Researchers probe new uses of popular weight loss, diabetes drugs

Popular medications indicated for Type 2 diabetes or chronic weight management, including Ozempic, Mounjaro and Wegovy, are dancing through a flood of research for broader indications. 

The therapies are all glucagon-like peptide-1 receptor agonists, which mimic a gut hormone that suppresses appetite and promotes a feeling of fullness. The drug class is increasingly popular — especially for off-label prescriptions for weight loss — and ongoing research hints at a larger portfolio of uses. 

If the drugs achieve more indications and demand swells, though, supply can become more constrained. 

Here are four areas researchers are testing:

1. Cardiovascular diseases

Trials sponsored by Wegovy's drugmaker and independent researchers have found possible avenues for the weight loss drug to be indicated for heart diseases. 

In phase 3 trials, Novo Nordisk found Wegovy reduced heart failure-related symptoms and helped patients evade 20% of major adverse cardiovascular events. The drugmaker said it plans to file for broader indications based on the data. 

An independent study of using GLP-1s in mice showed the medications suppressed heart inflammation, which suggests potential remedies for heart disease, kidney disease, Alzheimer's disease and Parkinson's disease.

2. Extra weight loss uses 

Novo Nordisk is also exploring a pill form of Ozempic, a weekly injectable diabetes drug. The company tested the experimental therapy's efficacy among more than 600 adults who are obese or overweight, and on average, the patients shed 15.1% of their weight in the phase 3 study.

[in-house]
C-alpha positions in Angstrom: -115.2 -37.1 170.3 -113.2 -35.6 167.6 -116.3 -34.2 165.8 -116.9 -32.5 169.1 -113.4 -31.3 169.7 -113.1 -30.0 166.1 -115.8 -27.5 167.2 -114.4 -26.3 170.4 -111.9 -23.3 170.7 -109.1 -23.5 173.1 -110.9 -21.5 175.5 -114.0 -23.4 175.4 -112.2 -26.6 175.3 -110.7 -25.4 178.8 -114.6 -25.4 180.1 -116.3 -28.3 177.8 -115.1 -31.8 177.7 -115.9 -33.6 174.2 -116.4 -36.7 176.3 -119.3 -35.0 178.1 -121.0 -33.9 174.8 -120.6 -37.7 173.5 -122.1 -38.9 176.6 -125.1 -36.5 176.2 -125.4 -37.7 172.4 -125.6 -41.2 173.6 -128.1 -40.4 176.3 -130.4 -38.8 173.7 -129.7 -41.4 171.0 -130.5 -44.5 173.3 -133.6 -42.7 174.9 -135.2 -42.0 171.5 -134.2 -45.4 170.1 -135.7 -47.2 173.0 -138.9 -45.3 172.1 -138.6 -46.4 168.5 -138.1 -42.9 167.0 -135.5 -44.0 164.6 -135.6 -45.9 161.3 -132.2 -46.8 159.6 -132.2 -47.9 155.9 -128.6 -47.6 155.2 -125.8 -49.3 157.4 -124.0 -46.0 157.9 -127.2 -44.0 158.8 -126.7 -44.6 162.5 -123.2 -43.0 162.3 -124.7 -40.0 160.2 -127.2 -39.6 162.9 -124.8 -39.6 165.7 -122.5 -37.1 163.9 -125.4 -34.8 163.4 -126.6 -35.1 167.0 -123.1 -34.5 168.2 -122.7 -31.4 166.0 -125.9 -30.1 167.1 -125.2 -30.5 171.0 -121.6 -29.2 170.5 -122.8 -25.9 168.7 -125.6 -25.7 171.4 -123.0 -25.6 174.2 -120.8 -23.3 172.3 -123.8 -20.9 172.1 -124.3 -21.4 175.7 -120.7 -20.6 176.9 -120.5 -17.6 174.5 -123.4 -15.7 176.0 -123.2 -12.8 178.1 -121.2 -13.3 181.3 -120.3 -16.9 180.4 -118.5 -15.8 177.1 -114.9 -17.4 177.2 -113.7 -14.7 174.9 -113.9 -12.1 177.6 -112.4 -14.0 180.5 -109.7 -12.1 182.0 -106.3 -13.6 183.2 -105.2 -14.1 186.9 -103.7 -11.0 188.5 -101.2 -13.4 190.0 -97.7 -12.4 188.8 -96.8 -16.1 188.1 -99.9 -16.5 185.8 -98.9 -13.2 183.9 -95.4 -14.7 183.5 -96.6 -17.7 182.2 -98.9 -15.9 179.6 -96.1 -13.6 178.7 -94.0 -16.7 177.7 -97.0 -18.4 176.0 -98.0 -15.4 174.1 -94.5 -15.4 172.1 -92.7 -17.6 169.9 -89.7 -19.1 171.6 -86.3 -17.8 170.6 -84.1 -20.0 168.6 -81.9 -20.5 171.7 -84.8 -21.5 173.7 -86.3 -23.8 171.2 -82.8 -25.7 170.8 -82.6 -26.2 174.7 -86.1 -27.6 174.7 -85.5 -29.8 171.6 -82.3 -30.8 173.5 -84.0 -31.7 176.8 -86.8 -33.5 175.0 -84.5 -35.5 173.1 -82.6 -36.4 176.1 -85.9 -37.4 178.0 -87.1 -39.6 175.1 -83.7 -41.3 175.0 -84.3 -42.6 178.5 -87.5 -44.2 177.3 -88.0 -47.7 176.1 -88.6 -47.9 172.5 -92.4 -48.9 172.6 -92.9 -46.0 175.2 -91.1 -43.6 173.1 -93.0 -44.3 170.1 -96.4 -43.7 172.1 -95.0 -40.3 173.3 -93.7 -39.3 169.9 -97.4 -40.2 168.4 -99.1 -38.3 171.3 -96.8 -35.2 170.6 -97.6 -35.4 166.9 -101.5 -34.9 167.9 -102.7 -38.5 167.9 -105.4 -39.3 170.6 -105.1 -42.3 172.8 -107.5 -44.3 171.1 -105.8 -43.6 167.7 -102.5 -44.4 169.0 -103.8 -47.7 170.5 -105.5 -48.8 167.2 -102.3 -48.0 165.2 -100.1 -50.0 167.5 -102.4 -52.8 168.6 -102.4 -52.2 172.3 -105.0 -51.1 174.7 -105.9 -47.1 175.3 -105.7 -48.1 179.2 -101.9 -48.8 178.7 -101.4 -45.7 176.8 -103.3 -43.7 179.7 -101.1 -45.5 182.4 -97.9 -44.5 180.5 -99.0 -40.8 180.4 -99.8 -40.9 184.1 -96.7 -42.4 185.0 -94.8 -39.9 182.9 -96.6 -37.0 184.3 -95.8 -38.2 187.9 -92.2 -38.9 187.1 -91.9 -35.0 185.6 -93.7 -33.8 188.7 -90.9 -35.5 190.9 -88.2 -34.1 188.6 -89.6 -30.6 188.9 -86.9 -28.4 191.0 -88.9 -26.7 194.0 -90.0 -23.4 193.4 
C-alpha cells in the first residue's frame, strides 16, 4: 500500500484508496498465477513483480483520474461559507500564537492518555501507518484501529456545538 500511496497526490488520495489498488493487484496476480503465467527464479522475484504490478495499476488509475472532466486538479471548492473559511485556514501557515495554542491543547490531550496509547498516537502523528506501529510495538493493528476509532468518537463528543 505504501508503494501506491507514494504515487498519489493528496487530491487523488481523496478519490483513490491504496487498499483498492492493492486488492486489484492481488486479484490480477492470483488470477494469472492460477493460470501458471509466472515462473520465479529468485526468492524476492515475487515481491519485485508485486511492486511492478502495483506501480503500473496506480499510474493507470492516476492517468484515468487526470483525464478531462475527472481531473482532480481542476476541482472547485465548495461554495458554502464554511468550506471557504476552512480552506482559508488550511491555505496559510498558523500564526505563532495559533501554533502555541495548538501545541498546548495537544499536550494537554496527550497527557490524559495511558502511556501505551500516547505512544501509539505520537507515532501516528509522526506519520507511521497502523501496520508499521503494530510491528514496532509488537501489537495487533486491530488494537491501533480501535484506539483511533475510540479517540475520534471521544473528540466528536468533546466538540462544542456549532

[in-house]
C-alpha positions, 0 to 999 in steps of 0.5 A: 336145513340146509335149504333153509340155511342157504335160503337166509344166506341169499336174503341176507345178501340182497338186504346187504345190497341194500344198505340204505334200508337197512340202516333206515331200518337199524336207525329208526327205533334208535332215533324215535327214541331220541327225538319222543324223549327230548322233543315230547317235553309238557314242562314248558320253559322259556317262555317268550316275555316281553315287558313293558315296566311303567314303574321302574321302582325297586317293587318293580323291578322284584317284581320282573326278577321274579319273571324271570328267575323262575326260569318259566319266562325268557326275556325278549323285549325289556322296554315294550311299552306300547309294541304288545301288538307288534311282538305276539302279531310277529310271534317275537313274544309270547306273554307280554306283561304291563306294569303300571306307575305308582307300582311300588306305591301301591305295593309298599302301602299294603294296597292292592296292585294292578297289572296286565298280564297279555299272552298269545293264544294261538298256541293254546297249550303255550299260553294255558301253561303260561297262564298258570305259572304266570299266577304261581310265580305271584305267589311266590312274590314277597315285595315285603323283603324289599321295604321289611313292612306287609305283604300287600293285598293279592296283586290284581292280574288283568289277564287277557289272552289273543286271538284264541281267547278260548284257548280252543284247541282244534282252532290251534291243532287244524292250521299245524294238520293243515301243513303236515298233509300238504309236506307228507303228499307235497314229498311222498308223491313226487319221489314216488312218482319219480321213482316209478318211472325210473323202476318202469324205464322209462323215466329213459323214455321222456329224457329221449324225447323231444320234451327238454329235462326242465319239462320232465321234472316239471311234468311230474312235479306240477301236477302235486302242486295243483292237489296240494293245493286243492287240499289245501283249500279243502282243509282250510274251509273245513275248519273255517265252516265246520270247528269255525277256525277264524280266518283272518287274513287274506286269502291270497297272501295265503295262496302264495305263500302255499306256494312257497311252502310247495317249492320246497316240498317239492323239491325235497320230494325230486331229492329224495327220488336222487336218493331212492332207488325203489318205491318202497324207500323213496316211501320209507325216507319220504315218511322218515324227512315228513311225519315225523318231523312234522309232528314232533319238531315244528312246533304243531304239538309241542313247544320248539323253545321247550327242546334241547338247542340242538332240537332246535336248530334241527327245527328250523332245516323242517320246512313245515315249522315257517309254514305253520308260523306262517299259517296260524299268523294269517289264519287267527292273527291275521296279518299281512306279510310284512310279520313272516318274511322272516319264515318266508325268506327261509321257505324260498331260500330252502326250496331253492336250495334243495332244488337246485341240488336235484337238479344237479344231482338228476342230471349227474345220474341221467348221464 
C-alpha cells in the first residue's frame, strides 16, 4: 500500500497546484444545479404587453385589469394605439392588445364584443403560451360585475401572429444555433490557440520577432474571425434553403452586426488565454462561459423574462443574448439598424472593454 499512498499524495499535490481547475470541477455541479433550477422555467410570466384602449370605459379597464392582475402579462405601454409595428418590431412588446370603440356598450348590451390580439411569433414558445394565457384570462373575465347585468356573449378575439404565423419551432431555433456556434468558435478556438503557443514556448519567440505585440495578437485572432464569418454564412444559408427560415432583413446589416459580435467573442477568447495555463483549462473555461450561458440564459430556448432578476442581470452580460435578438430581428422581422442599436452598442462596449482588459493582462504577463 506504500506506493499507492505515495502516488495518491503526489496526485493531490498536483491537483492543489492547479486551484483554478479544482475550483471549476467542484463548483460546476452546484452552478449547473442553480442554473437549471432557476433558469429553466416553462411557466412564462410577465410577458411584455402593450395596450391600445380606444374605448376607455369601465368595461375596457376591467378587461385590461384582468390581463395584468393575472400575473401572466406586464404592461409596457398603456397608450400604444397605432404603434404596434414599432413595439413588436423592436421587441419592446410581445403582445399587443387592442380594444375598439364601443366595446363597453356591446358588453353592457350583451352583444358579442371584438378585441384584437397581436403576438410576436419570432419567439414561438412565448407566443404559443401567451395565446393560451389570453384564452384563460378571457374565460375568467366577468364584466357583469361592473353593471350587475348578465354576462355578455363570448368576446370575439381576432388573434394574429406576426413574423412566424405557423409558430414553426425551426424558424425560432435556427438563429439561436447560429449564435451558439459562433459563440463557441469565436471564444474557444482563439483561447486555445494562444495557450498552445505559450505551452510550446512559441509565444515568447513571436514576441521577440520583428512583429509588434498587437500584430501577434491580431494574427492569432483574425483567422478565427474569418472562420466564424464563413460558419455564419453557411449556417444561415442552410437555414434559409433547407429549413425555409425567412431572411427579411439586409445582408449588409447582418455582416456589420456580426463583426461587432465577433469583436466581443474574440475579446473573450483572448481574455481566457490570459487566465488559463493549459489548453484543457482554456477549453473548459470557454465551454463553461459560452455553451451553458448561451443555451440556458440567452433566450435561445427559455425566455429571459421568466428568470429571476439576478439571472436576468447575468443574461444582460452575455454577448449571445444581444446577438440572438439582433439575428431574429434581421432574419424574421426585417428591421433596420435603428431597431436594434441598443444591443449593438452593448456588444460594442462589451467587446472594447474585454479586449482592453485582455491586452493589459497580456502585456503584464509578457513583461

GLP-1s are also gaining popularity among menopausal women who want to lose weight. 

Most women gain up to 1.5 pounds each year during menopause, and the weight gain can lead to a higher risk of diabetes and cardiovascular disease.

"We're getting requests daily," Stephanie Faubion, MD, medical director for the Menopause Society and director of the Mayo Clinic's Center for Women's Health, told The New York Times

3. Addiction and dementia

Scientists in the U.S. and U.K. have begun trials to see if GLP-1s can aid patients with dementia or addiction. 

Past research has indicated GLP-1s can reduce amyloid and tau on the brain — two proteins connected to dementia. At the University of Oxford in England, a phase 1 and 2 trial is underway to see if GLP-1s can minimize the risk of dementia. 

At the University of North Carolina at Chapel Hill, researchers are investigating Ozempic and Wegovy as possible treatments for alcohol and drug addiction in humans after finding success in animal studies. Oklahoma State University in Stillwater and the University of Baltimore are also launching research into how GLP-1s can affect alcoholism.

4. Cancer

A small study of 20 people signaled a potential for semaglutide, the active ingredient of Ozempic, Rybelsus and Wegovy, to be used as a cancer treatment. Researchers found an "independent mechanism" in the ingredient that can boost natural killer cells, which destroy cancerous cells. 

"Our data demonstrate, for the first time, the restoration of peripheral blood NK cell cytokine production and cytotoxicity in [people with obesity] treated with GLP-1 analogues," the researchers concluded.

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